- MIX_ENV=test mix do deps.get
    - MIX_ENV=test mix do deps.compile
    - MIX_ENV=test mix amrita --trace 

The settings should be something similar. 
Found a better way of doing this which is you don't really have to use the manual wget method but you can just clone the repo then check out a branch within it. That way you don't have to tangle with all the version string messiness. Check out my final version:

Monday, March 17, 2014

Eixir: Radpath -> A library inspired by Python's

Have not been spending a lot of quality time with Python these days, rather have been trying my hand at being a polyglot and trying out a few of them new languages over the horizon like:

I tried these languages mostly through the exercises in which was really a refreshing time away from my beloved Python who I have used for years. Taking a holiday away from the true and tried sometimes and going on the path of least traveled can provide refreshing view on what you are doing and bring you back charged up with ideas. 

Out of all of them, Elixir with it's famous "|>" pipe-lining stuck with me and seemed to map with the noggin' the most with it's root mostly planted on the Ruby sphere with some Erlang love sprinkled here and there.

While using it's File and Path library, though I missed a lot of the OO style Python libraries, and seeing as how there didn't seem to be any good ones out there, I decided to go home one weekend and roll my own! There and behold, Radpath was born! I have only implemented some very basic functions like file listing with filtering, directory listing, and tempfiles.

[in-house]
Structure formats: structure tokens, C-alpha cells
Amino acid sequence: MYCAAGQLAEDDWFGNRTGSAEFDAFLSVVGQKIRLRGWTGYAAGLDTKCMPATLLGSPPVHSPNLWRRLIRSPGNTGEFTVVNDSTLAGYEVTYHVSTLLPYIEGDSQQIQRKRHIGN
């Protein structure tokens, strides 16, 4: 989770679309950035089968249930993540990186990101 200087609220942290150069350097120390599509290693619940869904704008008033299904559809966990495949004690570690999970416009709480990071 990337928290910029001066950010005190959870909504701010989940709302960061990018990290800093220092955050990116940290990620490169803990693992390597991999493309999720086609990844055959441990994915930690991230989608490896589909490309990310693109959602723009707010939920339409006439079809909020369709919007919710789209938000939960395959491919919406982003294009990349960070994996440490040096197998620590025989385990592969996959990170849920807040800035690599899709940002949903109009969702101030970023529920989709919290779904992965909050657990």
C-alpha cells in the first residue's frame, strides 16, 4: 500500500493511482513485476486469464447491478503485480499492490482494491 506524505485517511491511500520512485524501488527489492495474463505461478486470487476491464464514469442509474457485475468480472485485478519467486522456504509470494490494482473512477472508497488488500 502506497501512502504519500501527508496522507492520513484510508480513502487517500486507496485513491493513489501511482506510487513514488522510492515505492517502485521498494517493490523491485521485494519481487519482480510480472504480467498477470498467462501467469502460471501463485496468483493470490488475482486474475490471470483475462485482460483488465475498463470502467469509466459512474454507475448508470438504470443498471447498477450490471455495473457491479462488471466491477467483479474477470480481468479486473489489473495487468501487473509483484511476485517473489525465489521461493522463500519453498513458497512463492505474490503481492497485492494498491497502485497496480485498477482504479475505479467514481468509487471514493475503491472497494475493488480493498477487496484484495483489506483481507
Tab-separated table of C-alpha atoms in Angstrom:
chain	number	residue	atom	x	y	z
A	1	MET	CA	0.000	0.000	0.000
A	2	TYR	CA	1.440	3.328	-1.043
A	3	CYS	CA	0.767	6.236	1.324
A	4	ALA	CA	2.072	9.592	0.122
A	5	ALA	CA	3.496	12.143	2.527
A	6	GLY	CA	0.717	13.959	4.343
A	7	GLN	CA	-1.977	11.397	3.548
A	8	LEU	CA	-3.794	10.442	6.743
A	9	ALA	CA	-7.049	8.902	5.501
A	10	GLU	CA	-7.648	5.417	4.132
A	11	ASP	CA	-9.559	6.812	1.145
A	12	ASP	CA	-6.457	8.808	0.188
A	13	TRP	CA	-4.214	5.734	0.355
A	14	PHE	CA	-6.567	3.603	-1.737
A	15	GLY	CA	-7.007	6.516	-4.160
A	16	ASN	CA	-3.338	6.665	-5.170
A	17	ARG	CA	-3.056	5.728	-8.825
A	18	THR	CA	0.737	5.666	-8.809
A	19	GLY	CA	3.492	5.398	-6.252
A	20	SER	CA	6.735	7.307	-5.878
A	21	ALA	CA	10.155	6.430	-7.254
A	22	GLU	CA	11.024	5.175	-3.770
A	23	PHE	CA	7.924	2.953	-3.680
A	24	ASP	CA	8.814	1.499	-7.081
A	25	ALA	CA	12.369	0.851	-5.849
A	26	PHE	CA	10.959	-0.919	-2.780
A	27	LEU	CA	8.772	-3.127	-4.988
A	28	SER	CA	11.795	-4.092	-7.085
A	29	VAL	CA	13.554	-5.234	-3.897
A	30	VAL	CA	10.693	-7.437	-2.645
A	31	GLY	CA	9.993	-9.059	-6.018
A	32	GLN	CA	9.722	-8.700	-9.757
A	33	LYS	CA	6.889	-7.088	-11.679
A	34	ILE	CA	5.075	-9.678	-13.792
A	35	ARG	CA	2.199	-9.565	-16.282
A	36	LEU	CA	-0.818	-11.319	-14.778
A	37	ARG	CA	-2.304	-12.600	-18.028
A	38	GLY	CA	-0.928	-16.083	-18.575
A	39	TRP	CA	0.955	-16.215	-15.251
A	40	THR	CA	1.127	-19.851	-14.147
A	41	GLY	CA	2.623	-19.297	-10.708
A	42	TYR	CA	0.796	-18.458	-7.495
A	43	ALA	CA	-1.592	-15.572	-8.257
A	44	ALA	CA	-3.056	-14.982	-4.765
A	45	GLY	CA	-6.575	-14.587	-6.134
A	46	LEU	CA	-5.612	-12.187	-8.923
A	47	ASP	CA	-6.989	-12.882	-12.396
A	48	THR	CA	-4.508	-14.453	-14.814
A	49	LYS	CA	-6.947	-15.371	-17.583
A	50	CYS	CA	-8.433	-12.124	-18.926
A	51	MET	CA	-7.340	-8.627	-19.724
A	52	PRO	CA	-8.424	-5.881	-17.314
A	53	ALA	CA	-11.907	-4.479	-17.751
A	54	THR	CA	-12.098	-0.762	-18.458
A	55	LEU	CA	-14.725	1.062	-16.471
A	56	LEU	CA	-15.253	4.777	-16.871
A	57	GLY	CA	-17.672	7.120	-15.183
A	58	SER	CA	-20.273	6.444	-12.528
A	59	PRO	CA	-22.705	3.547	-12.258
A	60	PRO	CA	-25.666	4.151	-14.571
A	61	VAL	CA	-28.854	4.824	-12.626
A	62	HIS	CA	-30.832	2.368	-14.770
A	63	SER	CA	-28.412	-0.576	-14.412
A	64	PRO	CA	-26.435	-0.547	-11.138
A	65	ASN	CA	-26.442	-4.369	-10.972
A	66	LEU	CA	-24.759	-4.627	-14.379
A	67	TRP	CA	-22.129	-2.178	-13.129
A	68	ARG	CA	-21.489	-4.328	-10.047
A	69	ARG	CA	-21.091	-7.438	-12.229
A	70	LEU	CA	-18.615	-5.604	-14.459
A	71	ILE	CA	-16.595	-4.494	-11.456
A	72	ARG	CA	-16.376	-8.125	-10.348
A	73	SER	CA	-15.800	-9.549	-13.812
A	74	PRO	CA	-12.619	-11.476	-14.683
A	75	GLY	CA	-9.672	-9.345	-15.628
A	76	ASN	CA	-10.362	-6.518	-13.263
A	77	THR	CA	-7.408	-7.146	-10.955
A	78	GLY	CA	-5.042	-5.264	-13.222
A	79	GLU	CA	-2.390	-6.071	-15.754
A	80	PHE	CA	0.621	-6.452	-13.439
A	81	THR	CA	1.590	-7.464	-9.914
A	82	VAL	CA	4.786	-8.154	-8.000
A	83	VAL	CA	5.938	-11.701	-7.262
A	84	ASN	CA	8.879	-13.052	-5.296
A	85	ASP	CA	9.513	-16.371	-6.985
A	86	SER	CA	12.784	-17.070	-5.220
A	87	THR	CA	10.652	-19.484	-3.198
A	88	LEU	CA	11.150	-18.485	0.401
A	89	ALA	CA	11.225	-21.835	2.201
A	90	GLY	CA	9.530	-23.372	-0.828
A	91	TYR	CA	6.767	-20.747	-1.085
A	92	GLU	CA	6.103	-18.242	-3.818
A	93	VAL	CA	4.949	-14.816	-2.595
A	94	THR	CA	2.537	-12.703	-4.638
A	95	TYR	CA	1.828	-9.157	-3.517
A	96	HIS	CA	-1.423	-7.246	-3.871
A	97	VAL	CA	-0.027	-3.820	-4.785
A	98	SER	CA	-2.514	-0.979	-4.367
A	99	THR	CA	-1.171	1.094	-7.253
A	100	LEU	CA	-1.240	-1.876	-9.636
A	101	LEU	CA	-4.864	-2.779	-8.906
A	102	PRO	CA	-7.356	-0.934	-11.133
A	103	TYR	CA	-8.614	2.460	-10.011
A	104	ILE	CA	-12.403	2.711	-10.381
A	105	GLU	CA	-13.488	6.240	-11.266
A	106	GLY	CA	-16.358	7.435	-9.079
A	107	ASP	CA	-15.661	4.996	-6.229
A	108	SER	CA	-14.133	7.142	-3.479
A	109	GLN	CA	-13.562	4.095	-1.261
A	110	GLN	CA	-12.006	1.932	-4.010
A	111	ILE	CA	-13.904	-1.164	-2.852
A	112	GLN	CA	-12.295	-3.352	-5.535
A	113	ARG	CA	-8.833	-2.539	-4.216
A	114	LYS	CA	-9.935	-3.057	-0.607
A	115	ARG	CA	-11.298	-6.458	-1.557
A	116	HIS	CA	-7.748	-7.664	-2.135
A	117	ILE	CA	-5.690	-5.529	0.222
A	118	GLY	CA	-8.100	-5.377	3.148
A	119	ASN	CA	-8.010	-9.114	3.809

While this is not really a Python post per-say, but I would say that the main inspiration for this library is the multitudes of great OO path libraries I have had the pleasure of using for all my time in Python, so enjoy the library and don't forget to leave a suggestion or two.

Monday, January 13, 2014

hsandbox: REPL-ing where there is none!

Yesterday while tinkering around with the go language and in the process of finding a nice REPL shell for it, I found this delightful little project called hsandbox. It's written in Python and employs a screen session with some clever engineering in the back end to provide you a nice REPL screen without installing anything extra on your machine. Just what I needed. Currently, hsandbox supports:

  •     C (hsandbox c)
  •     C++ (hsandbox cc)
  •     Clojure (hsandbox clj)
  •     C# (mono) (hsandbox cs)
  •     Erlang (hsandbox erl)
  •     Go (hsandbox go)
  •     Haskell (ghc) (hsandbox hs)
  •     Java (hsandbox java)
  •     Javascript (Node) (hsandbox js)
  •     Lua (hsandbox lua)
  •     Objective C (hsandbox m)
  •     Pascal (gpc) (hsandbox pas)
  •     PHP (hsandbox php)
  •     Perl (hsandbox pl)
  •     Python (hsandbox py)
  •     Ruby (hsandbox rb)
  •     Shell (sh) (hsandbox sh)
A screenshot of hsandbox running lua is shown below. The one thing that would be nice which I have asked for is the ability to clear the screen with a switch.

Ingenuity with the available tools always gets my respect! Bravo! Try it and see what you think.